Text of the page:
Equipment ChoicesLike everything else associated with bowhunting in the mountains the equipment I use has to be painstakingly thought out. Because, unlike other settings, the mountains will make you pay for an honest mistake; like choosing a slightly more comfortable (heavier) treestand over a lighter one, or wearing clothing or boots that are a little more cumbersome or heavy because they provide a little more warmth. Sometimes you have to know where to cut corners and what features are really going to matter in the mountains. By now you can probably see that most mountain equipment needs to be lightweight and mobile…kind of like yourself (see Celebration above). Otherwise it quickly becomes a liability.
Light, fast, agile and mobile. Everything you take in the mountains should fit this description. Even the accessories that adorn my bow are chosen specifically for the mountains. After all, it is rare that I see a buck from a long distance away, let alone loose an arrow at an extended shot range. Oh, there have been the occasional ones that were considered “out there”; but not many. My bow rig reflects that. Maybe yours should too.
If I listened to popular media and popular tactics my trophy wall would be pretty vacant. Mountain bowhunting requires stepping outside the box in order to find success.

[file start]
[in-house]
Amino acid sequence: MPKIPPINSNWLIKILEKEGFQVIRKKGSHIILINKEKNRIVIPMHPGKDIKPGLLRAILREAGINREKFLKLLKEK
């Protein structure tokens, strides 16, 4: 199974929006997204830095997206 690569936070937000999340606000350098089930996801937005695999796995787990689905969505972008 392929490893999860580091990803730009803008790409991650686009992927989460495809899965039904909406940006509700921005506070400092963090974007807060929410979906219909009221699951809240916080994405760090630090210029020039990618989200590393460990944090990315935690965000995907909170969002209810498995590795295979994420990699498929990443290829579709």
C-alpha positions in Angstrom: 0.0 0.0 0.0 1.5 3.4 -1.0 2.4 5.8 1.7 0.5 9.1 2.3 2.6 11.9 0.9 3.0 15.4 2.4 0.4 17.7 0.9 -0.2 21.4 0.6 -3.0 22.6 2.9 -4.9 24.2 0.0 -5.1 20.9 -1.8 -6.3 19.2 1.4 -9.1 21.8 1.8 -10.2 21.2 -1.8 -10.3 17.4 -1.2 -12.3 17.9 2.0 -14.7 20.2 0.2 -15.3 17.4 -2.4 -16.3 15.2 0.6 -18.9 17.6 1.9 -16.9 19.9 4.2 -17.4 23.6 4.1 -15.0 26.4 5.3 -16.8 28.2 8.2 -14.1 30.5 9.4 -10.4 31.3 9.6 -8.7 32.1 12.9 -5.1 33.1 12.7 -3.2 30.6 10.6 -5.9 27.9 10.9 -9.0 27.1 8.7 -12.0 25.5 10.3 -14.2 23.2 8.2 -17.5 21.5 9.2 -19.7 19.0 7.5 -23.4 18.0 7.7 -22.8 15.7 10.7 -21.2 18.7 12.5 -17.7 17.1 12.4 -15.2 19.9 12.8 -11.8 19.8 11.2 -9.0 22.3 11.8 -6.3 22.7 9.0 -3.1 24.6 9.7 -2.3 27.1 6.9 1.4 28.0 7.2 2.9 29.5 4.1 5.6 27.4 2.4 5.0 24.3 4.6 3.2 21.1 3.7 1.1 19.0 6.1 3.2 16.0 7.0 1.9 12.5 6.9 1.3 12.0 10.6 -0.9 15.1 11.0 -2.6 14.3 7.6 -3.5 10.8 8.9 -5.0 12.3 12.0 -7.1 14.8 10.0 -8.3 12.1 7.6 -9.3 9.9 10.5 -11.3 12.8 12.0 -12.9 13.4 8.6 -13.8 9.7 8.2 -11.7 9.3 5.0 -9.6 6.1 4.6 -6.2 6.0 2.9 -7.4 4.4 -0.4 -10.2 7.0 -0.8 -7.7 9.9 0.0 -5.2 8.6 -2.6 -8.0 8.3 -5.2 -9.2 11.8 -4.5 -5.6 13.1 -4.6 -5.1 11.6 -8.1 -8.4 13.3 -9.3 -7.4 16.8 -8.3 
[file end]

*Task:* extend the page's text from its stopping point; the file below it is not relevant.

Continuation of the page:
The Other HalfSo where am I going with all of this? What is the purpose of my ramblings? Well to put it simple, so much emphasis is placed on hunting in the Midwest that the other half, the “Mountain Men”, really have nowhere to turn for answers or advice on their unique way of bowhunting. I’m going to change that. I’m going to be your resource. I’m going to share with you, the readers of Bowhunting.com, what I have learned over the last 25 years chasing Mountain Whitetails.
In the weeks and months ahead I plan to delve deeper into topics that matter to Mountain Bowhunters. Topics like post-season scouting (in the mountains), gear that will make or break your next hunt, accessories you don’t really need (and those you do), telling the wind to “shove it” and much, much more. Just be sure to tune in because there is a lot to cover. Until next time…..Embrace the Grind, Reap the Reward.